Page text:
Shawnee Mission school leaders approve changes to district boundaries

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OVERLAND PARK, Kan. -- A strong decision was made at one local school district in Johnson County.

Late Thursday afternoon, Shawnee Mission School District board members voted 5-2 to approve proposed changes to district boundaries -- diving lines which determine where students attend school based on their home addresses.

News of the approved plans may come as a relief to parents at Rising Star Elementary School. That Lenexa-based school's community, as well as attorneys from the American Civil Liberties Union, were concerned about the number of free-and-reduced lunch students in the school's student body.

The SMSD board's decision is of focused interest for families at elementary schools that sit west of Interstate 35, especially at Rising Star. Thursday's decision lowers the number of students eligible for free-and-reduced lunches from 54 percent of the student body to only 51 percent. The ACLU and parents at Rising Star have voiced concerns over a separate proposal that could have raised that total to 63 percent, but in the end, that set of proposed boundaries was rejected.

"Rising Star, going forward, will remain pretty stable compared to where they have been in the past. Plan B is what would have changed Rising Star," Dr. Michelle Hubbard, SMSD Assistant Superintendent, said.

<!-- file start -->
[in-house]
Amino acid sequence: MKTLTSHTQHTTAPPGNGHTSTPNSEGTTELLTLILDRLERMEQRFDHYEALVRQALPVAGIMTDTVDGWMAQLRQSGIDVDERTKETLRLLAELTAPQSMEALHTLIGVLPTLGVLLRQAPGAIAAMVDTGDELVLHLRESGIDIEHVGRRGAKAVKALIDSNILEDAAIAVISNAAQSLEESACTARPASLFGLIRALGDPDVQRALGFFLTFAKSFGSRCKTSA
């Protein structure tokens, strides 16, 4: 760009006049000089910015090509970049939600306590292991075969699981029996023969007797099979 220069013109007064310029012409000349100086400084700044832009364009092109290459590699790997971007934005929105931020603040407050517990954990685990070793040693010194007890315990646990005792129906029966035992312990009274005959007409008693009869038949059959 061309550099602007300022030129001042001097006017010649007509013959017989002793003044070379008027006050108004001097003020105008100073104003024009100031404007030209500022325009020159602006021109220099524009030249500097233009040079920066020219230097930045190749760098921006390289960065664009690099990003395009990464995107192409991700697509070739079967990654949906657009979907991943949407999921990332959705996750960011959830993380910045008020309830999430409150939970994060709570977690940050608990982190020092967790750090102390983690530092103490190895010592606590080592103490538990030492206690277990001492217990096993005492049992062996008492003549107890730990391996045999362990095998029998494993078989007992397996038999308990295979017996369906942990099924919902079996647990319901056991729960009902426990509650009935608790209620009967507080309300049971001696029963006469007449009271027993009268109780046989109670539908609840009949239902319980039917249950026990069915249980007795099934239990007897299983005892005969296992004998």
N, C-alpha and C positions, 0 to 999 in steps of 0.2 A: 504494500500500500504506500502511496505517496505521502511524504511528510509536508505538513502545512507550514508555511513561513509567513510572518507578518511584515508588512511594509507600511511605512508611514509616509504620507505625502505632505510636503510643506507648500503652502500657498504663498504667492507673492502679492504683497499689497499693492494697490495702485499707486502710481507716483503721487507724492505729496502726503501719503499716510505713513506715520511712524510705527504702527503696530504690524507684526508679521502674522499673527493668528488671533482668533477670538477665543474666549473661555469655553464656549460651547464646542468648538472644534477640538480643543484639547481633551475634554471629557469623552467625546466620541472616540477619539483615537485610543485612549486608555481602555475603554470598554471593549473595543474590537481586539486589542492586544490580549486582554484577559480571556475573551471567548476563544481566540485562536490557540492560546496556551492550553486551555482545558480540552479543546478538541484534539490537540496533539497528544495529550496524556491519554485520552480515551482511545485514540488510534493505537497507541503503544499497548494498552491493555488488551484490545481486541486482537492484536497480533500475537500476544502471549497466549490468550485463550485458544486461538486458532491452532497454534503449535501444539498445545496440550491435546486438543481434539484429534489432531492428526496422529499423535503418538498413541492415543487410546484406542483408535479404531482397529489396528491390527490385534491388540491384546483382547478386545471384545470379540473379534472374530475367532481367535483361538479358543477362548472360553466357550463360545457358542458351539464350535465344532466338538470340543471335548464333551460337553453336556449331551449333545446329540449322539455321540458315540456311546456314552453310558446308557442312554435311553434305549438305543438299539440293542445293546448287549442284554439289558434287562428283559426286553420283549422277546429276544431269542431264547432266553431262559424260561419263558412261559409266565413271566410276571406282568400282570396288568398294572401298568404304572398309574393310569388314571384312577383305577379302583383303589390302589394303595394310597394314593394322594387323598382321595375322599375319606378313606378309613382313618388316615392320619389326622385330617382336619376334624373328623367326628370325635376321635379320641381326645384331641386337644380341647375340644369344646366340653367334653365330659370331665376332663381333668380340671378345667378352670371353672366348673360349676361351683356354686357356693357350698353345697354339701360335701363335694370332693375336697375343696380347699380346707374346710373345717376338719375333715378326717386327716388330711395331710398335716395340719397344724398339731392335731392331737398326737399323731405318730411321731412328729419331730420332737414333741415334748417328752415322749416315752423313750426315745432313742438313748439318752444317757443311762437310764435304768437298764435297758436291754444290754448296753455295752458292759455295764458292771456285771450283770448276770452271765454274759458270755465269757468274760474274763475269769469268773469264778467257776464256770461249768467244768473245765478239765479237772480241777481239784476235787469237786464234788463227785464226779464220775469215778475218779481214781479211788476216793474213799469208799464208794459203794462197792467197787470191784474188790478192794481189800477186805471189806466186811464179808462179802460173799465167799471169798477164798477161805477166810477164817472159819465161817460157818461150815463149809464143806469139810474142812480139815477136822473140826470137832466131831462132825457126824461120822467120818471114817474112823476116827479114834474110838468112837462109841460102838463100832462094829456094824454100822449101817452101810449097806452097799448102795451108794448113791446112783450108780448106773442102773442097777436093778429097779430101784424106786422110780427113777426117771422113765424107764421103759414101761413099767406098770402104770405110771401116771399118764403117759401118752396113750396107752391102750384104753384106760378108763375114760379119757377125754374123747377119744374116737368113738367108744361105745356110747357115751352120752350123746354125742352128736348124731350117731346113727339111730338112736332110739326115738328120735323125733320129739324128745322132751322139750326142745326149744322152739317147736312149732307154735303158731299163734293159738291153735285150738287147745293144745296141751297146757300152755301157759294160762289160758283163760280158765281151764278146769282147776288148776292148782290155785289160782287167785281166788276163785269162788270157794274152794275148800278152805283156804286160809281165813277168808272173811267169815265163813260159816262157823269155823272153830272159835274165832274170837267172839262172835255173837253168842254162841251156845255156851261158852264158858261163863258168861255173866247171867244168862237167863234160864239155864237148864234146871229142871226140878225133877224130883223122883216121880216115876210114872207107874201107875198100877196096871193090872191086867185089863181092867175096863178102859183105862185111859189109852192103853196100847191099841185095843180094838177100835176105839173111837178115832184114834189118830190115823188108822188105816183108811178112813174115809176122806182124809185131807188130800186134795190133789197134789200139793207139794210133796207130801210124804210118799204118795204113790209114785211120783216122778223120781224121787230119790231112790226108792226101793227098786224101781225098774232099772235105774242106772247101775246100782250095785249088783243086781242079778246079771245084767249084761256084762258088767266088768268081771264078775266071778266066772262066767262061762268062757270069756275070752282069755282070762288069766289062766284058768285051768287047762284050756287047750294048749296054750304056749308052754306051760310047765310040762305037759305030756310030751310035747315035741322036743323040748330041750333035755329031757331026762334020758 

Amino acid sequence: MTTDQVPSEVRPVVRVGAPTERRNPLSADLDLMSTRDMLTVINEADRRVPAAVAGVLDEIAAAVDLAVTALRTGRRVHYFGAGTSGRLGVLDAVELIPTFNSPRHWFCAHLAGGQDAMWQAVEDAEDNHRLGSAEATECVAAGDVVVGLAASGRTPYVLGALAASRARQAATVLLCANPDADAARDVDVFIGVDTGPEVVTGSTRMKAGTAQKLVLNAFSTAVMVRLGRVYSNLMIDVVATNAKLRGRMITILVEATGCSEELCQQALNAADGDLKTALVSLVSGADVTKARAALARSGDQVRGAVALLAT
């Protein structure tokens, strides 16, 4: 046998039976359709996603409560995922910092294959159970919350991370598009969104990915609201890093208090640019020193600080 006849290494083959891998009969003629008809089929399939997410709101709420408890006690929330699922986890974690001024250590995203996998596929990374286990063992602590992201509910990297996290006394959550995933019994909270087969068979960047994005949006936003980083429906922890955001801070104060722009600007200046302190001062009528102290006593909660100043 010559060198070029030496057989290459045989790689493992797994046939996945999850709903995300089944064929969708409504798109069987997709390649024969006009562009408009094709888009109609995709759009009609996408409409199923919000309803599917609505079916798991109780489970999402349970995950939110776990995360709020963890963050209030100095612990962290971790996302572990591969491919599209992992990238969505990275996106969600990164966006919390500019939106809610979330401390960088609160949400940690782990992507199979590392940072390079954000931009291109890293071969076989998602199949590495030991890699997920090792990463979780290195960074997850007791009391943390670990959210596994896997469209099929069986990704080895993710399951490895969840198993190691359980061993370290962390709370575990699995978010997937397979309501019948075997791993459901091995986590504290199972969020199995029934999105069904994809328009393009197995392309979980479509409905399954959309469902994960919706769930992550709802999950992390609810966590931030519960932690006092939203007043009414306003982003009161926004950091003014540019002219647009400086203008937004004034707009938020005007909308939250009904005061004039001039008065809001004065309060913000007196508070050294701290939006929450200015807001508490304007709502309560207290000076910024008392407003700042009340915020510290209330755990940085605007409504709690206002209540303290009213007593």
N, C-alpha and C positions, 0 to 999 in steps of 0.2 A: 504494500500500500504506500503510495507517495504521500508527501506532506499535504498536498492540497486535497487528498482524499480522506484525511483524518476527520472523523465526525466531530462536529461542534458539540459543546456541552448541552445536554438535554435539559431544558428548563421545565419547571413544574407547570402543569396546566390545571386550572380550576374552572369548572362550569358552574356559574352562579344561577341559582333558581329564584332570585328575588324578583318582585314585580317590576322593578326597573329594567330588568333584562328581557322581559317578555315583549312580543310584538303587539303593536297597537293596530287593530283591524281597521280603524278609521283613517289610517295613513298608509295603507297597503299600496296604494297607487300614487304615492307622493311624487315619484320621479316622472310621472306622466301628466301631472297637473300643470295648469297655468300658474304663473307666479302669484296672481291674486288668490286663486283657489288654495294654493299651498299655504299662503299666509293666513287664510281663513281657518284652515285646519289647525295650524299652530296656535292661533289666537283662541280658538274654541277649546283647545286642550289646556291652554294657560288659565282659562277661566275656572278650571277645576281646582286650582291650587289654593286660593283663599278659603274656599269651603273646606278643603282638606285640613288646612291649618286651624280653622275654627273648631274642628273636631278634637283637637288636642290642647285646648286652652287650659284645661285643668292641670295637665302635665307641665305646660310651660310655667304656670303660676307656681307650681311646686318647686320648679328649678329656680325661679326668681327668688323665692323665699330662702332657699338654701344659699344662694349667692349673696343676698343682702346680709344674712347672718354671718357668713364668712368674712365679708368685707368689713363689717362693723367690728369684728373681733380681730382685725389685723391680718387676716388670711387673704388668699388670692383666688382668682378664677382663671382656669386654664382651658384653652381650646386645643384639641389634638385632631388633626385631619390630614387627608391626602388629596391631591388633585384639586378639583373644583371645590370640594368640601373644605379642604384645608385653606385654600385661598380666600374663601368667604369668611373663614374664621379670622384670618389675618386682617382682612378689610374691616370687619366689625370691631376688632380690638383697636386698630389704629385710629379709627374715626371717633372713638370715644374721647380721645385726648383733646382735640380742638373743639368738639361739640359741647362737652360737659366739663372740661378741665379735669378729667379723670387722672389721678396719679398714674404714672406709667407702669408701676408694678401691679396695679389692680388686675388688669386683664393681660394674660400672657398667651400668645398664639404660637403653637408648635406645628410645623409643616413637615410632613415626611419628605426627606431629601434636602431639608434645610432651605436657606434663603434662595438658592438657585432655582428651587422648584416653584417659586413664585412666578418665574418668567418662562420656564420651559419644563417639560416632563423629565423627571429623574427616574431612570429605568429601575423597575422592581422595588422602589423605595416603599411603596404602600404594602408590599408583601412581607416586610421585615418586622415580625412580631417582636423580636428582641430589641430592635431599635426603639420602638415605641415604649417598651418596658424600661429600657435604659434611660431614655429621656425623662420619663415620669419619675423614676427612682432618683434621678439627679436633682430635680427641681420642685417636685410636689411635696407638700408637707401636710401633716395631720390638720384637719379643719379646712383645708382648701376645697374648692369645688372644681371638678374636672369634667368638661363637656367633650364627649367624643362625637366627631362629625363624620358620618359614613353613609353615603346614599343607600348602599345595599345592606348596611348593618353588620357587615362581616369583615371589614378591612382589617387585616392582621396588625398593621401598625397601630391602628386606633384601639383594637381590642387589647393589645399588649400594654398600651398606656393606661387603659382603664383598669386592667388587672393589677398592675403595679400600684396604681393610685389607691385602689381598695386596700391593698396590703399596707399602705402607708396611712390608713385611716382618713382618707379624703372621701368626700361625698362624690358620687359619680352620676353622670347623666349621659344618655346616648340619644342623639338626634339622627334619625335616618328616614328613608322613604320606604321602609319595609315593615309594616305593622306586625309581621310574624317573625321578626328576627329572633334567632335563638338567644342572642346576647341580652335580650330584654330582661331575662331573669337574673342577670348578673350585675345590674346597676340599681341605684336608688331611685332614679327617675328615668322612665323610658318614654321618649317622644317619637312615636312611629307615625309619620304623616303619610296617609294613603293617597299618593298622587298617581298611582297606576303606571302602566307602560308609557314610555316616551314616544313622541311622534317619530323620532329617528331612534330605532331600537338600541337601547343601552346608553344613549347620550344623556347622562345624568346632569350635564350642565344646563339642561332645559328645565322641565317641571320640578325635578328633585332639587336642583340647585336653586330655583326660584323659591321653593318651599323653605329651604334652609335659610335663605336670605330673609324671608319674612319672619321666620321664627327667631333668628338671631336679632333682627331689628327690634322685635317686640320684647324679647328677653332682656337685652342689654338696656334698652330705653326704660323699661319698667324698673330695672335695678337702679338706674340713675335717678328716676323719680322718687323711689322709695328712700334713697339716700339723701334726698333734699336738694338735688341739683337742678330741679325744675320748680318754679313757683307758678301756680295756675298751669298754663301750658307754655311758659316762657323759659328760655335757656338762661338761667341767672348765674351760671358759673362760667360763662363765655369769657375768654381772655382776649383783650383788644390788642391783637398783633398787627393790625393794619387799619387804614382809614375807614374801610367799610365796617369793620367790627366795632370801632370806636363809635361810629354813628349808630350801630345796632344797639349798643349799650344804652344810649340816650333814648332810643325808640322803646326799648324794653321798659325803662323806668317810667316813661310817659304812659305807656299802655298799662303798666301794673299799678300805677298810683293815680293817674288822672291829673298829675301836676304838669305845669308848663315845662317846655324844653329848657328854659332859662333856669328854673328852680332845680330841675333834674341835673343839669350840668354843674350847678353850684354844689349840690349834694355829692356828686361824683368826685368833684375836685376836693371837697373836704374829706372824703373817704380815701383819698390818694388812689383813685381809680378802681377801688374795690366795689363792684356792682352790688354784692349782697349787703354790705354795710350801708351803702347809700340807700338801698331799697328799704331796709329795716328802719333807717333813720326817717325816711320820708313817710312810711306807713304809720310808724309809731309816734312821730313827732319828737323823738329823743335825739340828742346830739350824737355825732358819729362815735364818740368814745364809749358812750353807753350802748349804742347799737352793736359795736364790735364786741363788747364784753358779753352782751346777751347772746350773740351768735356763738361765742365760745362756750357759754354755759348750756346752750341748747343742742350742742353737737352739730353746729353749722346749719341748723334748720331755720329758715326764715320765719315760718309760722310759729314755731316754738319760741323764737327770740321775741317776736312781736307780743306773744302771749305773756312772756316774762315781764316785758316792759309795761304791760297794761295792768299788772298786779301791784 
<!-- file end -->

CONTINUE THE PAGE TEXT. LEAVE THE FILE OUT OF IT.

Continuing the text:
Thursday's meeting didn't include a large contingent of parents, since it was not a regularly-scheduled school board meeting. One parent, Jennifer Howerton, told reporters she represents a group called Education First Shawnee Mission​, a watchdog group that aspires to improve and defend SMSD schools. She says she's also the mother of a kindergarten student within the district.

"(This decision) shows the school board knows the community is involved and they know the community is watching and listening and they want their voices to be heard. In the future, I hope they continue to communicate with us," Howerton said.

Dr. Hubbard says these changes won't take place until the 2018-2019 school year. Several school board members commented on what an emotional decision-making process this has been.

"There are families upset about this," Dr. Hubbard told reporters. "It's emotional for families when you make a boundary change and kids have to change schools. We always take that into consideration."

"It's tough. I understand that," Patty Mach, SMSD Board Member, said. "I know, no matter what happens, all our students will be taken care of."

Another board members commented on the difficult adjustment many families who'll change schools might experience during the upcoming transitional period, and life may not seem normal until they find their new communities.



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